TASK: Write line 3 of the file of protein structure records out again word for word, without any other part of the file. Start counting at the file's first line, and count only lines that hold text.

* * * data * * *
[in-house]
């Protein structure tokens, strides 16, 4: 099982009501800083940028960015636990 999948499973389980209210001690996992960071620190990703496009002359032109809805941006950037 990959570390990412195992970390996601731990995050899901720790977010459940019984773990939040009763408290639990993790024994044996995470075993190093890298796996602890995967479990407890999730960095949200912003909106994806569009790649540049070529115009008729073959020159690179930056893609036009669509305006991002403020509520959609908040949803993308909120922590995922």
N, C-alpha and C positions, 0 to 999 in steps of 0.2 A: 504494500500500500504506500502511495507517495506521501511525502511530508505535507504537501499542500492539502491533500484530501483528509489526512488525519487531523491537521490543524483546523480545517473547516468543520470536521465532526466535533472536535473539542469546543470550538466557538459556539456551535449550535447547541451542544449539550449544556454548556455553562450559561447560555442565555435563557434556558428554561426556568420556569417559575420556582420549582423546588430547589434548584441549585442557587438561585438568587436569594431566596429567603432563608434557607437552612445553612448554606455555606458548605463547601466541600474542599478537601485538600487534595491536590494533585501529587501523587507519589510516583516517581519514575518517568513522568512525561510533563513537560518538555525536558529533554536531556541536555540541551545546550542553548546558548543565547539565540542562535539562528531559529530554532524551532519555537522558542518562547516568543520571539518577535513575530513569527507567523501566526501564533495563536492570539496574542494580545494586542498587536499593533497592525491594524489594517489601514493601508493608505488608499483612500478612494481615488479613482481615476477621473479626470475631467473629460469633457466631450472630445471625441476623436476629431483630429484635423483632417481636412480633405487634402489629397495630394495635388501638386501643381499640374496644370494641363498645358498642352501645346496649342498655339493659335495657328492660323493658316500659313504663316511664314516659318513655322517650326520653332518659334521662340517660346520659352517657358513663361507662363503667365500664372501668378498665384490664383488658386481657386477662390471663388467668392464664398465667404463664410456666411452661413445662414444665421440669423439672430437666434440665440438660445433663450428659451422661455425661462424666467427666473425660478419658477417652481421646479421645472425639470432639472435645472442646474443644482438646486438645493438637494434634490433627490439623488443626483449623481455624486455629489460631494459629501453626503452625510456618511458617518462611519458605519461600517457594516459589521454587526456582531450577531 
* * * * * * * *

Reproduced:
N, C-alpha and C positions, 0 to 999 in steps of 0.2 A: 504494500500500500504506500502511495507517495506521501511525502511530508505535507504537501499542500492539502491533500484530501483528509489526512488525519487531523491537521490543524483546523480545517473547516468543520470536521465532526466535533472536535473539542469546543470550538466557538459556539456551535449550535447547541451542544449539550449544556454548556455553562450559561447560555442565555435563557434556558428554561426556568420556569417559575420556582420549582423546588430547589434548584441549585442557587438561585438568587436569594431566596429567603432563608434557607437552612445553612448554606455555606458548605463547601466541600474542599478537601485538600487534595491536590494533585501529587501523587507519589510516583516517581519514575518517568513522568512525561510533563513537560518538555525536558529533554536531556541536555540541551545546550542553548546558548543565547539565540542562535539562528531559529530554532524551532519555537522558542518562547516568543520571539518577535513575530513569527507567523501566526501564533495563536492570539496574542494580545494586542498587536499593533497592525491594524489594517489601514493601508493608505488608499483612500478612494481615488479613482481615476477621473479626470475631467473629460469633457466631450472630445471625441476623436476629431483630429484635423483632417481636412480633405487634402489629397495630394495635388501638386501643381499640374496644370494641363498645358498642352501645346496649342498655339493659335495657328492660323493658316500659313504663316511664314516659318513655322517650326520653332518659334521662340517660346520659352517657358513663361507662363503667365500664372501668378498665384490664383488658386481657386477662390471663388467668392464664398465667404463664410456666411452661413445662414444665421440669423439672430437666434440665440438660445433663450428659451422661455425661462424666467427666473425660478419658477417652481421646479421645472425639470432639472435645472442646474443644482438646486438645493438637494434634490433627490439623488443626483449623481455624486455629489460631494459629501453626503452625510456618511458617518462611519458605519461600517457594516459589521454587526456582531450577531 